July 22, 2008

Don’t Call Us

Radio stations are rated in a very archaic way. For as many as four times each year (less often in smaller markets) BBM in Canada or Arbitron in the U.S. contact potentially qualified participants via land lines then mail booklets or “diaries” to random households in each given market.

BBM or Arbitron then asks them to report radio tuning for a week. That’s right, every time you listen to radio – any station – you are supposed to keep record of that. Exact times. Exact station. Exact length of time.

Sounds easy? Sure thing.

If you are a participant in a particular survey, they then ask you to take your handwritten booklet and put it in an envelope, find a stamp, and put it in a mailbox.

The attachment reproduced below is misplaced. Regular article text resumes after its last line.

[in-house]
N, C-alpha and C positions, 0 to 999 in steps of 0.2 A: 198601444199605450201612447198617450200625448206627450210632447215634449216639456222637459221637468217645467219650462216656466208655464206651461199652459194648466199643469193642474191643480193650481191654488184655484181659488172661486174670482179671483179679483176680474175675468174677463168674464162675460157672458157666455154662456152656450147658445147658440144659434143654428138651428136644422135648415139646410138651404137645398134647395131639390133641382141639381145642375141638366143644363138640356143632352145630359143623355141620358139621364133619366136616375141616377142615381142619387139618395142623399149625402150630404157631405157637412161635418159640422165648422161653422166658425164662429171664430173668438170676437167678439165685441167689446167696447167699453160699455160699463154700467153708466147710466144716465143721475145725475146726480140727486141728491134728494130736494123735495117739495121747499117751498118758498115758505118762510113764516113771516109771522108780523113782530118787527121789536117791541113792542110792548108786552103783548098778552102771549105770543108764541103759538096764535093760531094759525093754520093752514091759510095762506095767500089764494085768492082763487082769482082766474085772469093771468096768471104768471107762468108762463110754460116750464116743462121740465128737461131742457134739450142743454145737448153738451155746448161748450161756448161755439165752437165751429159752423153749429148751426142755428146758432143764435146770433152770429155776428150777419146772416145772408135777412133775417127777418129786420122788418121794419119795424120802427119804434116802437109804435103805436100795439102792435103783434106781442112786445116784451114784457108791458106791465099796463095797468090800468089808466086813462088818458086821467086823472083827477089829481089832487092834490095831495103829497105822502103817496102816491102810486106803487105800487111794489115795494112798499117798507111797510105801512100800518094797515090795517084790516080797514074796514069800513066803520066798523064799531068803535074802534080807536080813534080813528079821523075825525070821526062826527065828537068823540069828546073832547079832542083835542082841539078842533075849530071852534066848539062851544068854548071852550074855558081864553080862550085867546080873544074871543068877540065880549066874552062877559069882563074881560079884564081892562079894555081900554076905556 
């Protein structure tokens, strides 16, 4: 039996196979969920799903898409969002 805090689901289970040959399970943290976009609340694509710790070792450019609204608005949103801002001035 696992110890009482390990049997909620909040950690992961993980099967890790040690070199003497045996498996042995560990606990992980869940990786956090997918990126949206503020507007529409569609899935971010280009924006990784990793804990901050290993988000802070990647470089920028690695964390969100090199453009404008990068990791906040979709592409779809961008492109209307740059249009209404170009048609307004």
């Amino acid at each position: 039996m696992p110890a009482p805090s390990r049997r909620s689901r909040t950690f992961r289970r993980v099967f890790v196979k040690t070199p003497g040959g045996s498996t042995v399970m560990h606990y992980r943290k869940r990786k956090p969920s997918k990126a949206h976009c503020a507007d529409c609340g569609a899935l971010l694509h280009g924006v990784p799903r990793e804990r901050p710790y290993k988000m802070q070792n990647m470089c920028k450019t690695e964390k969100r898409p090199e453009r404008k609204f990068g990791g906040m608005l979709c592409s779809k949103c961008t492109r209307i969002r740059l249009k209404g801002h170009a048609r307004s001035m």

That sounds cutting edge, doesn’t it?

With the daily increase of cell onlies, this ratings system grows more antiquated with very passing year.

Personal People Meters (PPMs) are being introduced in most major markets in North America this year, so some feel this will help. But again in order to be a participant, you need to receive unsolicited contact through a land line.

This isn’t an issue unique to radio. Telemarketing is a multi-billion dollar industry. Radio is just another interruption. And as of September, this practice will become increasingly more difficult to the marketing and survey industries.

In Canada, the National Do Not Call List received approval to make changes to unsolicited telecommunications from the CRTC and those calls will decrease.

As far as ratings and research opportunities for radio, this isn't great news. But I think I have enough credit cards and I’m very happy with my fifteen insurance policies.

km

 
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